IP Protection for the Tourism Industry in Malaysia

tourism in MalaysiaThe first warm days of the fast-approaching spring bring along with them the desire to travel and discover new places. Many European SMEs are also  thinking about setting up their own businesses within the tourism industry in South-East Asia and particularly in Malaysia, where the tourism industry is rapidly growing. In today’s blog post we are, therefore, taking a closer look at IP protection in  the tourism industry, focusing on brand protection – the cornerstone of IP protection in the tourism industry- and the protection of internet domain names.  

Underpinned by Malaysian government’s dedication of making tourism the cornerstone of its long-term economic planning, the tourism sector is booming in Malaysia. This year, the tourism sector is expected to bring in more than EUR 22 billion, which signifies an increase of nearly 70% on 2012 levels.[1] As the government is expected to further augment tourism-related funds in coming years, plenty of business opportunities will arise for the European SMEs in Malaysian tourism sector.

SMEs engaged in tourism need to pay special attention to protecting their intellectual property (IP) rights, because IP infringements are still relatively common in Malaysia. IP rights are a key factor for business success and neglecting to register them in Malaysia could easily end SMEs’ business endeavor in the country. Thus, a robust IPR strategy is needed, when entering the lucrative market of Malaysia.  Continue reading “IP Protection for the Tourism Industry in Malaysia” »

IP Protection for the Food & Beverages Industry in Malaysia

fb-ip-protectionIn today’s blog post we are taking a look at the IP protection in Malaysia for the food and beverages sector. The F&B sector in Malaysia is rapidly growing,  but so are counterfeiting and other IP infringements. This blog post gives some advice to European SMEs on how to build a robust IP protection strategy in Malaysia for the food and beverages sector.  

Malaysia’s food & beverage industry is growing rapidly, with the revenue of over 25 billion EUR in 2015 and with an annual growth rate of 7.6%,[1] making the country thus attractive for European SMEs.

Malaysia has a large Muslim population and has, thus strong consumer demand for imported beef, mutton and other halal products.  This means that importers should be aware of that all slaughtered food must possess halal certification and adhere to specific labelling requirements.

Malaysia’s rapidly growing middle class constitutes a consumer base that is increasingly health-conscious, pays attention to the nutrition value of the food, prefers minimally processed fresh food and tends to trust foreign (western) brands when it comes to packaged food.

Together with rapid economic growth, counterfeiting in food products has also increased dramatically in recent years. Thus, the EU SMEs should take steps to ensure that their IP rights are protected, when selling their food products to Malaysia.

IPR are very relevant in the food & beverage industry, such as Trade Marks, Geographical Indications, Design and Trade Secrets.

Trade Mark Protection in Malaysia

Increasing brand consciousness, concerns about food safety and the relatively high number of counterfeiting in the country mean that brand reputation is especially important in Malaysia. A trustworthy brand can be critical to the success of food & beverage products as company’s trade mark functions as a badge of quality. Continue reading “IP Protection for the Food & Beverages Industry in Malaysia” »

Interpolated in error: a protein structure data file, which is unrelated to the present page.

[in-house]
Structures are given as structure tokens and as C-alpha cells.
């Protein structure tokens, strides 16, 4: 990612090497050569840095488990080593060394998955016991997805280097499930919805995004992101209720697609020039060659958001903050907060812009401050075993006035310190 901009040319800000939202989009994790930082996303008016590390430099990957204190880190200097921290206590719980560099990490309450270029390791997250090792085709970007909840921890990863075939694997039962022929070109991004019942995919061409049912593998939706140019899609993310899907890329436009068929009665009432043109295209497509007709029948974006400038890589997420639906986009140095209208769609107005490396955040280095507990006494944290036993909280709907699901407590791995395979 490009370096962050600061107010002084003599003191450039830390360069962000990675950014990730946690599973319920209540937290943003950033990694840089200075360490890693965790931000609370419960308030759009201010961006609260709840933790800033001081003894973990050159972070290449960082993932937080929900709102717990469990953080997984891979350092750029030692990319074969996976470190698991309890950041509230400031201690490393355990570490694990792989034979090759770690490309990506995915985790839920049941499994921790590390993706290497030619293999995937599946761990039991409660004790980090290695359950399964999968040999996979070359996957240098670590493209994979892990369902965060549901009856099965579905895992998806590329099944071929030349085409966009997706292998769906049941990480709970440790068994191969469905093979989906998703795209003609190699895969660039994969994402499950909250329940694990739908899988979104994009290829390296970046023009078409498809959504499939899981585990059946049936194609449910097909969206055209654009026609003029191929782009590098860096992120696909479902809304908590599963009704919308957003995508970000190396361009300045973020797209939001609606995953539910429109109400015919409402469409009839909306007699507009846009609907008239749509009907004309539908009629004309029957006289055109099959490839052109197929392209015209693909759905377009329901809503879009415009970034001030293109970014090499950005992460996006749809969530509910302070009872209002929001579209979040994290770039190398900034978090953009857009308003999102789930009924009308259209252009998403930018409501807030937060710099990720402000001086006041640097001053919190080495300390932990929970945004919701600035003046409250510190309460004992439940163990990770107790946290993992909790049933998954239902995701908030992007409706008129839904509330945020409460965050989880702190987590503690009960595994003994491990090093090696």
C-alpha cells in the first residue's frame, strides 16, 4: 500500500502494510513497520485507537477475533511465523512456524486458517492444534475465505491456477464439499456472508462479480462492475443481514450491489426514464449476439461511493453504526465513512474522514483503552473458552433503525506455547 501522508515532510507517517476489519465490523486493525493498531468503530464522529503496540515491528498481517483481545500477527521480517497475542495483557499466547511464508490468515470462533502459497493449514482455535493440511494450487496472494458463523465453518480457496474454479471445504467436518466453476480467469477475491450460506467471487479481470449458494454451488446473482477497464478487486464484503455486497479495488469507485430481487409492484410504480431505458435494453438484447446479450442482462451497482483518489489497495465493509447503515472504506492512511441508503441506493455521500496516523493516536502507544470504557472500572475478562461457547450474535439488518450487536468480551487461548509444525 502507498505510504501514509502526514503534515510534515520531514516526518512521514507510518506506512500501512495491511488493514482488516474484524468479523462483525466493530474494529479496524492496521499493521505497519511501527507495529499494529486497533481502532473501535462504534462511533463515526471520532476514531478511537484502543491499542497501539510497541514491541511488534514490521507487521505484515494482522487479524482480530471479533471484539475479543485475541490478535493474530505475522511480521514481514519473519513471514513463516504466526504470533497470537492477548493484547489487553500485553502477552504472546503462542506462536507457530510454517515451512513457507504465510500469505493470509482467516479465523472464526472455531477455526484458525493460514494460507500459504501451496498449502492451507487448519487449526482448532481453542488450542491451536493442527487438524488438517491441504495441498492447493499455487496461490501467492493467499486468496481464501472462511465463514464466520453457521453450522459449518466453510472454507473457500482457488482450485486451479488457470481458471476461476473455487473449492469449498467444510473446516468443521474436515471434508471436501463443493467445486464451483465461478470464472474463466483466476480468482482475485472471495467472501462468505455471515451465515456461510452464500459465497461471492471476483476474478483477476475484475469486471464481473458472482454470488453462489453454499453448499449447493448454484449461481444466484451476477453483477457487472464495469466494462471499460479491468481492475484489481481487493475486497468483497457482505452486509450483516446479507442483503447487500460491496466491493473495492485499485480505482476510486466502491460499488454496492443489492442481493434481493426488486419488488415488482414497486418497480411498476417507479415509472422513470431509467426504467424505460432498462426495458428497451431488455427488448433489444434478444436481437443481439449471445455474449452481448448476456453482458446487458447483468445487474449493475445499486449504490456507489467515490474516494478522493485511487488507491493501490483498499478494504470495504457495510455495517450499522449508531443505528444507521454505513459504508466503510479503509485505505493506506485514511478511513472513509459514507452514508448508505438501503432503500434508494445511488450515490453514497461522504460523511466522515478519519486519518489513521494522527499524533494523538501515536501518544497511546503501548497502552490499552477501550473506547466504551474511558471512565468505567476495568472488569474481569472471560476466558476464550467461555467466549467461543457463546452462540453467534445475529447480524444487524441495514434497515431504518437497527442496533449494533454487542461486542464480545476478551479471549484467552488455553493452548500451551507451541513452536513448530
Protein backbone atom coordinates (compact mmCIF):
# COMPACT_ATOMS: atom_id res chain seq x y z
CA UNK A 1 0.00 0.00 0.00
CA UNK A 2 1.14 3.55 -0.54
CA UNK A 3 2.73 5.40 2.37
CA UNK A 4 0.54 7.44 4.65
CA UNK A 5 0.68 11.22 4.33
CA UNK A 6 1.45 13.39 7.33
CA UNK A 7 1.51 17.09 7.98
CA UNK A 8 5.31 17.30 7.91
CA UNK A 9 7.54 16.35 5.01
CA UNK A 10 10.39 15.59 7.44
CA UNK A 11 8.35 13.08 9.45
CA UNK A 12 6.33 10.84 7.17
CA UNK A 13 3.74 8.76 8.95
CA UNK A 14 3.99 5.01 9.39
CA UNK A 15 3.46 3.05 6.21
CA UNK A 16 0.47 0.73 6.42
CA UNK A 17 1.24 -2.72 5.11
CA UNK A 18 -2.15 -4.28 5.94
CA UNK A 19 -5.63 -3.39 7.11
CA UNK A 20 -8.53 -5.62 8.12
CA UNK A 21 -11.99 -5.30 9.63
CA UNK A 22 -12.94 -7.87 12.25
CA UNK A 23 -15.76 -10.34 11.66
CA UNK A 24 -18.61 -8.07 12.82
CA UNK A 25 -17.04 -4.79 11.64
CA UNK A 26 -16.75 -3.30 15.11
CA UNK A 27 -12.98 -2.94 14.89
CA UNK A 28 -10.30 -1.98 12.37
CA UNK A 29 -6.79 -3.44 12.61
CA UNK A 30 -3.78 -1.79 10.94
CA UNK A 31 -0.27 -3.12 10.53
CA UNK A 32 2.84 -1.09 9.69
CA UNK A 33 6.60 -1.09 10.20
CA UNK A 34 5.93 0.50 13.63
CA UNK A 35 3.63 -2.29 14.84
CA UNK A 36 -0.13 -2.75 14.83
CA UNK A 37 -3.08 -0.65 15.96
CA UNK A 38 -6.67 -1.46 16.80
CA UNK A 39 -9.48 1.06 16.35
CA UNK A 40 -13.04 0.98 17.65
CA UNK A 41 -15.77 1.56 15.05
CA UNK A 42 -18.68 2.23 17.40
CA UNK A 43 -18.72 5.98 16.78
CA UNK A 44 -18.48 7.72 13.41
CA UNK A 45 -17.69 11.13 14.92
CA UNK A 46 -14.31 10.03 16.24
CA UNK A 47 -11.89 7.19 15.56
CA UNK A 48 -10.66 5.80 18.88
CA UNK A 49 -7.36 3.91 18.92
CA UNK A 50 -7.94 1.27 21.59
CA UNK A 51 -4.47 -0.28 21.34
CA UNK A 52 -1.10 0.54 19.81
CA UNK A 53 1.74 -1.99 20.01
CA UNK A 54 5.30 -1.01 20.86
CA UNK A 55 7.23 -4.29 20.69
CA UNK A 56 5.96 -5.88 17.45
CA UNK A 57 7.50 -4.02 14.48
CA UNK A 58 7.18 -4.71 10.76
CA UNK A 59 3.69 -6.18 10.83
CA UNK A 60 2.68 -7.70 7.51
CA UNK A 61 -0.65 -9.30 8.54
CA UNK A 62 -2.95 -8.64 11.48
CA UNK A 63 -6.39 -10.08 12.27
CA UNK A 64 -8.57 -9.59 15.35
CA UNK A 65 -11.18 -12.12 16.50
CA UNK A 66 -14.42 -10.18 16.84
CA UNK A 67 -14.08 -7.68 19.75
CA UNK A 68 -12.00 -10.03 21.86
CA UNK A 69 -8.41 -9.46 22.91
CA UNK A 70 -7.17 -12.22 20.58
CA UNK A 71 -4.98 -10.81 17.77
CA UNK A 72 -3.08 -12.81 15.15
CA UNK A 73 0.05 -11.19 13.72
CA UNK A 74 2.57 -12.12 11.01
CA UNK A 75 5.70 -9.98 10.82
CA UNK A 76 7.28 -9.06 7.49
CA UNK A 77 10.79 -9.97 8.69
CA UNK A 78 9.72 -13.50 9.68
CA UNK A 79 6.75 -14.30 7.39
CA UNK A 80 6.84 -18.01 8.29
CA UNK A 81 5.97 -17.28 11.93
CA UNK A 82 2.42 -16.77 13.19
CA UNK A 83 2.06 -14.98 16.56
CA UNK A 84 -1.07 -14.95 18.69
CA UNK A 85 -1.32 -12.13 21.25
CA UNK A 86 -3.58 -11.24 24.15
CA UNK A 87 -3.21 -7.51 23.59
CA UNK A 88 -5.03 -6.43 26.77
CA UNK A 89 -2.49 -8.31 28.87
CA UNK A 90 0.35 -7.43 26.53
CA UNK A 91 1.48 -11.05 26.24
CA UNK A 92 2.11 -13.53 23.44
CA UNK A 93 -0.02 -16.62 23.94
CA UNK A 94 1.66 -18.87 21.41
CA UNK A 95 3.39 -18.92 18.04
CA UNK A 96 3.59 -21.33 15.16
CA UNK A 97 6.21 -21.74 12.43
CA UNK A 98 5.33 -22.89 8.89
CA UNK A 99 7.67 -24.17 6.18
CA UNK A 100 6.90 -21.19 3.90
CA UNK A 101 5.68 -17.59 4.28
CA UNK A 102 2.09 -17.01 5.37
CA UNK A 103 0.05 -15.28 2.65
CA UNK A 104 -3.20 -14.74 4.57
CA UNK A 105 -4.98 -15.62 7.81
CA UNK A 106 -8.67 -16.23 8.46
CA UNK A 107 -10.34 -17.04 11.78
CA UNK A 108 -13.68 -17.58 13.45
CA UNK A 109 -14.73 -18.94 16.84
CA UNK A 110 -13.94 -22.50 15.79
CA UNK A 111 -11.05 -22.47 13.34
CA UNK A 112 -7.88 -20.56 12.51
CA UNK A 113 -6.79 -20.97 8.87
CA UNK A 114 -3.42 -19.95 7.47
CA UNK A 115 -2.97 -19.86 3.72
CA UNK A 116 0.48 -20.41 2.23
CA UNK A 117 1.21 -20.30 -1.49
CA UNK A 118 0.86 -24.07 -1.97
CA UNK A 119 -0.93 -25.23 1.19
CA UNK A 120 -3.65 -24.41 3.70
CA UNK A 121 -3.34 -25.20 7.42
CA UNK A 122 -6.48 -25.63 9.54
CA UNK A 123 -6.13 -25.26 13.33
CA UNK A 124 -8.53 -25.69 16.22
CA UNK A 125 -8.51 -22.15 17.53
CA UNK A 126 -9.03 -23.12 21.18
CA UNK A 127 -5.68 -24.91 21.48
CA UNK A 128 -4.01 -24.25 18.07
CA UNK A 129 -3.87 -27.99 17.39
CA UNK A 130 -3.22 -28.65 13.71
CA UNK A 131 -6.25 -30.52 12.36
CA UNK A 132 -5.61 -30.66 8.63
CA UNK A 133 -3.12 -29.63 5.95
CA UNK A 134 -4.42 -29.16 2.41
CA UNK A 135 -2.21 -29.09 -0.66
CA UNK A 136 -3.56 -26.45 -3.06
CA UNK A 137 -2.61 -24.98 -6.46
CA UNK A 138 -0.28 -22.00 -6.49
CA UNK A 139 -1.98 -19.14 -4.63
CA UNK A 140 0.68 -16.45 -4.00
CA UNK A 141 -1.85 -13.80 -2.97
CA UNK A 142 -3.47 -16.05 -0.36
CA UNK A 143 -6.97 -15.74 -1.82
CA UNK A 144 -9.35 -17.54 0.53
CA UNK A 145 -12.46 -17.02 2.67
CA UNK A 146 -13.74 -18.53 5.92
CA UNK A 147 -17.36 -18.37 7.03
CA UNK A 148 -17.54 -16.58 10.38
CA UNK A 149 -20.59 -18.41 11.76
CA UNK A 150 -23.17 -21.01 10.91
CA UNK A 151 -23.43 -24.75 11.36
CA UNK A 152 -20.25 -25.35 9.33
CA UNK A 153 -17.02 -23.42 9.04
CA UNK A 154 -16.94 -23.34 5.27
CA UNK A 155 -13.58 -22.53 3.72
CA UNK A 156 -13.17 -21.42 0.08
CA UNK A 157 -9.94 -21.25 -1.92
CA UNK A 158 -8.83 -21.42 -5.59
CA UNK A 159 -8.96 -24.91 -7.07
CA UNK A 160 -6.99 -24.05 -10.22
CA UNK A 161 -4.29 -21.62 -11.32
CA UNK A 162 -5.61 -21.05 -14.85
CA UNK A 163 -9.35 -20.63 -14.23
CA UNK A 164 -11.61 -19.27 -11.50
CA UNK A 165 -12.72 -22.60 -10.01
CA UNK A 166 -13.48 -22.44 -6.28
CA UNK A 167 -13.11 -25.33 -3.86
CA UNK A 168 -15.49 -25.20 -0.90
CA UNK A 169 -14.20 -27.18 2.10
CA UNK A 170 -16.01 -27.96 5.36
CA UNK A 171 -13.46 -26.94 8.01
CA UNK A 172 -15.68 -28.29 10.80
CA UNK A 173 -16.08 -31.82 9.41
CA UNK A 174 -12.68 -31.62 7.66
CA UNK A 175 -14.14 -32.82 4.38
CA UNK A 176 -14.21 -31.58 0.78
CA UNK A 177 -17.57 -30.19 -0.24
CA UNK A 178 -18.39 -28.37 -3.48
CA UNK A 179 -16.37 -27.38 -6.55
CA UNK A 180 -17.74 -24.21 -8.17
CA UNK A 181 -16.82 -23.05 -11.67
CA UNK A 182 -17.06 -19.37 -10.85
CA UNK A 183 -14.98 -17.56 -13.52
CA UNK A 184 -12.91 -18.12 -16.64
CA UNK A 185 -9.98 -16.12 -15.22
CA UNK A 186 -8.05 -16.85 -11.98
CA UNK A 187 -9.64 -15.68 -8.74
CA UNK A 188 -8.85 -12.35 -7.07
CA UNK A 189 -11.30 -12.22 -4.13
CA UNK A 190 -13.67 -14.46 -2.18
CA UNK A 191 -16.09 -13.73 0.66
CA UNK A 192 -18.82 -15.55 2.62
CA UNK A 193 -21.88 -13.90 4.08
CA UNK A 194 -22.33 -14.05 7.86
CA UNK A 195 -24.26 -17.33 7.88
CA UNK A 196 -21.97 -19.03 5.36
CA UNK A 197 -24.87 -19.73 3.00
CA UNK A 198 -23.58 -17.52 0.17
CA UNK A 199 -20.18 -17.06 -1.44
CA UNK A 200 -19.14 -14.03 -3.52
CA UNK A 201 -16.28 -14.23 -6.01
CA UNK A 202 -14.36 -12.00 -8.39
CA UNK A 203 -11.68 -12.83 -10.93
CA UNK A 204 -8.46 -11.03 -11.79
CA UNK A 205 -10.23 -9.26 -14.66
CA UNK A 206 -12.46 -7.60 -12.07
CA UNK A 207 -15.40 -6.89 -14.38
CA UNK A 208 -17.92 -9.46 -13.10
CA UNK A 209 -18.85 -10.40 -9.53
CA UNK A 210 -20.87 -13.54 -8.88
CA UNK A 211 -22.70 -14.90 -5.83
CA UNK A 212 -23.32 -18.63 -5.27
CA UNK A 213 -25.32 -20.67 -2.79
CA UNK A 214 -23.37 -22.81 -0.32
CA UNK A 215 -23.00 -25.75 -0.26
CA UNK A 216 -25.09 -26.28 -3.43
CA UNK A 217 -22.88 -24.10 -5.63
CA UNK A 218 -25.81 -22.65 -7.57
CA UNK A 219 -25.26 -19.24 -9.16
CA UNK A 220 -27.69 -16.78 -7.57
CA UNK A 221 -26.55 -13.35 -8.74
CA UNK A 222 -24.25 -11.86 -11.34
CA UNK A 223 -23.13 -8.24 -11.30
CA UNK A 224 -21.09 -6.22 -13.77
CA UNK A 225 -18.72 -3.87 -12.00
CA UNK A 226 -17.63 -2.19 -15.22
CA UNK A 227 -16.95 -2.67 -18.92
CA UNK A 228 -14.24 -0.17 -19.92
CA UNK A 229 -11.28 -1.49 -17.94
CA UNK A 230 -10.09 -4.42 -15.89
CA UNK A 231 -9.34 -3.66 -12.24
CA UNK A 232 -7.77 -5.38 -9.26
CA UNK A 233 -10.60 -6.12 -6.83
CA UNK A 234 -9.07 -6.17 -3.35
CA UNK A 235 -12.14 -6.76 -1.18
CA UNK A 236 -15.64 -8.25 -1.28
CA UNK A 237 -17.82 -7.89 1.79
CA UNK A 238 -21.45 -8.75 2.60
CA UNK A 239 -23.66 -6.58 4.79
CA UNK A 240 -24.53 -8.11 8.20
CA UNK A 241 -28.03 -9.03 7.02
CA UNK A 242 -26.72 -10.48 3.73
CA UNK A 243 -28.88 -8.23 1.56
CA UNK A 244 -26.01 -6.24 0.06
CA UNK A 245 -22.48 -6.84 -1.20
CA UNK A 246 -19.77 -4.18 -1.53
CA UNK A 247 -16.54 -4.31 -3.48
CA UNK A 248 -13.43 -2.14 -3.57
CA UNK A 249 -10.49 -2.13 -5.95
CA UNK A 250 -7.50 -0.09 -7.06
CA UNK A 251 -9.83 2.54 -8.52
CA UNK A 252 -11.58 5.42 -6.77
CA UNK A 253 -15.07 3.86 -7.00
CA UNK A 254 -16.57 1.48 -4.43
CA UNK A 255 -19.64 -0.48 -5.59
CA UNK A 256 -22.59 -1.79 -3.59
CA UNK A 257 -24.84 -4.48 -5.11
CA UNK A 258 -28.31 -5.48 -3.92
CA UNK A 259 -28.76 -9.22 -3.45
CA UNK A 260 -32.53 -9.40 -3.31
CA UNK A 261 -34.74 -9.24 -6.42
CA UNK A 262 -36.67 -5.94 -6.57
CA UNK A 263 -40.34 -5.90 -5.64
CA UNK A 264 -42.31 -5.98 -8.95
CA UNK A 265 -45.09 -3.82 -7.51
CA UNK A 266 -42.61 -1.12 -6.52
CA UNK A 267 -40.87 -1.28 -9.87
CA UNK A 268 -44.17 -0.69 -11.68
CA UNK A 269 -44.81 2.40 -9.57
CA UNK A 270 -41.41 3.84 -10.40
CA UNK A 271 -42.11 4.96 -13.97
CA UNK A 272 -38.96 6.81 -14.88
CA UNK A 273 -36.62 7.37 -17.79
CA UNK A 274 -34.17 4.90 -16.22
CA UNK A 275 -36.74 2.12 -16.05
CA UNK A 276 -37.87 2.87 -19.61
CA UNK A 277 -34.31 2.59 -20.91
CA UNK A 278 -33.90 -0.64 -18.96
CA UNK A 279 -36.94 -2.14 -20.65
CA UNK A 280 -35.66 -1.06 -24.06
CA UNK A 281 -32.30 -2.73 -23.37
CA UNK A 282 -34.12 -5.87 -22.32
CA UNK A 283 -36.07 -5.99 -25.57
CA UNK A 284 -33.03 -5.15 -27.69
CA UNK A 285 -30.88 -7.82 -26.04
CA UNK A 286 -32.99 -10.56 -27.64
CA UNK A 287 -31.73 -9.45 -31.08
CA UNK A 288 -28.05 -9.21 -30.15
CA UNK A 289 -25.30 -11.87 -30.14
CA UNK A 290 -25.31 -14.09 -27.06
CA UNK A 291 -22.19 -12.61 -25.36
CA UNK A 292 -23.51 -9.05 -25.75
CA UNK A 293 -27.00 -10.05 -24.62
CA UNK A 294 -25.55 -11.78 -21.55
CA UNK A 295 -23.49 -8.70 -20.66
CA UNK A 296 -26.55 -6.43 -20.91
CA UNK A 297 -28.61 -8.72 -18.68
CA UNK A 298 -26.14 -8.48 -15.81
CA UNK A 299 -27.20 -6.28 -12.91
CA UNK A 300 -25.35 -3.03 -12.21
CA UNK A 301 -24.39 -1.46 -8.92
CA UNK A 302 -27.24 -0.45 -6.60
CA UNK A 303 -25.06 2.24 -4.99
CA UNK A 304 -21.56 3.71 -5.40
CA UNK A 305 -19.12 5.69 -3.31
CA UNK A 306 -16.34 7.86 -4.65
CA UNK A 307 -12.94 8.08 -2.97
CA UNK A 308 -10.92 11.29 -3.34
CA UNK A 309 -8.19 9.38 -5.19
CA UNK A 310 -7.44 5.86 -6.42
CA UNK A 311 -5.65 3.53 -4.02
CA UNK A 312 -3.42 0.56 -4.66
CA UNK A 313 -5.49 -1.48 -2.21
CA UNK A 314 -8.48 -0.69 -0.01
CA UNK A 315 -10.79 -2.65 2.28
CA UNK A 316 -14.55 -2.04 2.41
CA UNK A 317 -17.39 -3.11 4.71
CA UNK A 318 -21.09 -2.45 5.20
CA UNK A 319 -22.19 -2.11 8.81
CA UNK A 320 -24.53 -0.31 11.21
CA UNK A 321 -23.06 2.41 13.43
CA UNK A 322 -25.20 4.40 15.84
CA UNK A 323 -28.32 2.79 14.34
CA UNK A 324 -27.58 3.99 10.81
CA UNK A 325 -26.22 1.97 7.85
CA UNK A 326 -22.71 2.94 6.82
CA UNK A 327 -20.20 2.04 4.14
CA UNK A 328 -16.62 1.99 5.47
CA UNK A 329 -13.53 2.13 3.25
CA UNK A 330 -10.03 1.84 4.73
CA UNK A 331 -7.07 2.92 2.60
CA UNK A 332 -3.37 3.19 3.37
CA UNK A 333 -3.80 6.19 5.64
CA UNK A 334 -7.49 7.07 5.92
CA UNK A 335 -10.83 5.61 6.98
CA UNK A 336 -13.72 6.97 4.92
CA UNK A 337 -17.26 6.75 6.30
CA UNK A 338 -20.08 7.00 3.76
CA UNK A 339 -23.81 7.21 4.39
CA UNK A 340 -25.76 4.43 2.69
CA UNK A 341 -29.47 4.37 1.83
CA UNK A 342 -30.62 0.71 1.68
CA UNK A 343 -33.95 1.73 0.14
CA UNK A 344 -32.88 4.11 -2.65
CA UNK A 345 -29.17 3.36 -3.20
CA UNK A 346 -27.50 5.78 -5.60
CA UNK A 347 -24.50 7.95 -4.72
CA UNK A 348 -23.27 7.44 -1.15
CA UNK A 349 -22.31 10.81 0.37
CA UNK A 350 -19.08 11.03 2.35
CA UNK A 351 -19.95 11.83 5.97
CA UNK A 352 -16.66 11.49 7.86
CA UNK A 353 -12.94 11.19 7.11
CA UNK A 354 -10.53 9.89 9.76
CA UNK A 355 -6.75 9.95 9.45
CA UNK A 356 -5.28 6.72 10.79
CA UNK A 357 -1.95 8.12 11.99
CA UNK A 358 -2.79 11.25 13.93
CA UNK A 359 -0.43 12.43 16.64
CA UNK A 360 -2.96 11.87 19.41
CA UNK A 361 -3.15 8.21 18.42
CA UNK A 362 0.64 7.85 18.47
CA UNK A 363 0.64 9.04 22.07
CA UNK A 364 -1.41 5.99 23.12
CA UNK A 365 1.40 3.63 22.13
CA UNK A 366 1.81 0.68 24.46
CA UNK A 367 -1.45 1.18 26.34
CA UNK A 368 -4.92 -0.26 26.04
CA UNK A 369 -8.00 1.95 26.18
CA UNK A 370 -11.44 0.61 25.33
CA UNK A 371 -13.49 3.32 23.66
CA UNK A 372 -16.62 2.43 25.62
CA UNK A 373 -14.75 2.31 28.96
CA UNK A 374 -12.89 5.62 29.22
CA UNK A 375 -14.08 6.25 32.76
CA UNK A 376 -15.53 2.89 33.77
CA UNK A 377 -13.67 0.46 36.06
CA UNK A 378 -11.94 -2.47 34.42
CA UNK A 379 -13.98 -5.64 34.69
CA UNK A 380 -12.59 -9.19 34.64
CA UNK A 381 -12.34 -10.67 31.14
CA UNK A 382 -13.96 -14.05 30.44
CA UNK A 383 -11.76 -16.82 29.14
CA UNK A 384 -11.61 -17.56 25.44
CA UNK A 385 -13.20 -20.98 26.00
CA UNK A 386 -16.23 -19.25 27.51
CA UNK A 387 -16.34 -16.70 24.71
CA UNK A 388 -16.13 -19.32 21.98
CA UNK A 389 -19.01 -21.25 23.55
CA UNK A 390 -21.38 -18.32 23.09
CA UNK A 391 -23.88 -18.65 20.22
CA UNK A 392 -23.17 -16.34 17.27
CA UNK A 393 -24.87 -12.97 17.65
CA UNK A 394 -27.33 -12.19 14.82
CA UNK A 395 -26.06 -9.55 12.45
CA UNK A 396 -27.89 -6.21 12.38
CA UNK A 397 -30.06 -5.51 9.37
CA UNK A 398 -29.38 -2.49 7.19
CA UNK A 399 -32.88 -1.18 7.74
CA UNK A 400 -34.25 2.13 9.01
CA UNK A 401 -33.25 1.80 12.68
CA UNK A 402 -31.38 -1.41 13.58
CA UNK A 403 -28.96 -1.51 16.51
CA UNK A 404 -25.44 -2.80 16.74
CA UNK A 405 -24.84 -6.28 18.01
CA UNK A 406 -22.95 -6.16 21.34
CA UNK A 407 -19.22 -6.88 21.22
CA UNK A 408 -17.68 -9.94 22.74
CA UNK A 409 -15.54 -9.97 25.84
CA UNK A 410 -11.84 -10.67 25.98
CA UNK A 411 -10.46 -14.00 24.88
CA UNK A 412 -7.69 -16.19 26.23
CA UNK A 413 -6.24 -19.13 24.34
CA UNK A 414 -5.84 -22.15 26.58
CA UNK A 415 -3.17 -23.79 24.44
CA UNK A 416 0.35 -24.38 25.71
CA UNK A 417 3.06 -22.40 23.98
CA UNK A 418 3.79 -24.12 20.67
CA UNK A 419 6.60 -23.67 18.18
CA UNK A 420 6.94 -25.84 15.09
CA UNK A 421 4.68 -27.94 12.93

South-East Asia IPR Basics Series: Malaysia, the ASEAN Economic Community, the TPP, and Intellectual Property

shutterstock_30496642_sMalaysia is a South-East Asian nation consisting of sections on the Malay Peninsula and on the island of Borneo, with the South China Sea lying between them. Malaysia’s population of over 30 million works in the world’s 20th most competitive economy (as of 2014-15), with a PPP GDP of $747 billion, making it the third largest in ASEAN and the 28th largest worldwide. Malaysia’s newly-industrialised market economy has consistently posted impressive gains, averaging 6.5% growth per annum over the period 1957-2005.

Continue reading “South-East Asia IPR Basics Series: Malaysia, the ASEAN Economic Community, the TPP, and Intellectual Property” »

South-East Asia IPR Basics Series: Trade Secrets in Malaysia

IP TheftIn Malaysia, no pure information can be considered property. However, as a party to TRIPS and other agreements, Malaysia does have laws which prevent the unauthorised disclosure of information. This information is commonly referred to as “trade secrets,” although it is called “confidential information” in Malaysian law. This definition means that trade secrets cannot be proactively registered, but can form the basis of action taken against others. Confidential information in Malaysia can also take the form of virtually any other confidential information which was secret and protected by contractual agreements.

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South-East Asia IPR Basics Series: GIs in Malaysia

Photo Andrea Parrish GeyerGeographical indications (GIs) are any type of symbol, mark, etc. which is used to identify the country, region, or area from which goods originate and to which is assigned a given reputation. For example, Champagne is one of France’s most famous GIs, and goods marked as Champagne must be produced in the Champagne region and are reputed to be of high quality. Similar products not from the area must content themselves with descriptions such as “Made in Champagne-style” or “sparkling wine.” Malaysia boasts some indigenous GIs, such as Sarawak Peppers and Sabah Seaweed. In this article we’ll be looking at how you can protect your GIs in Malaysia.

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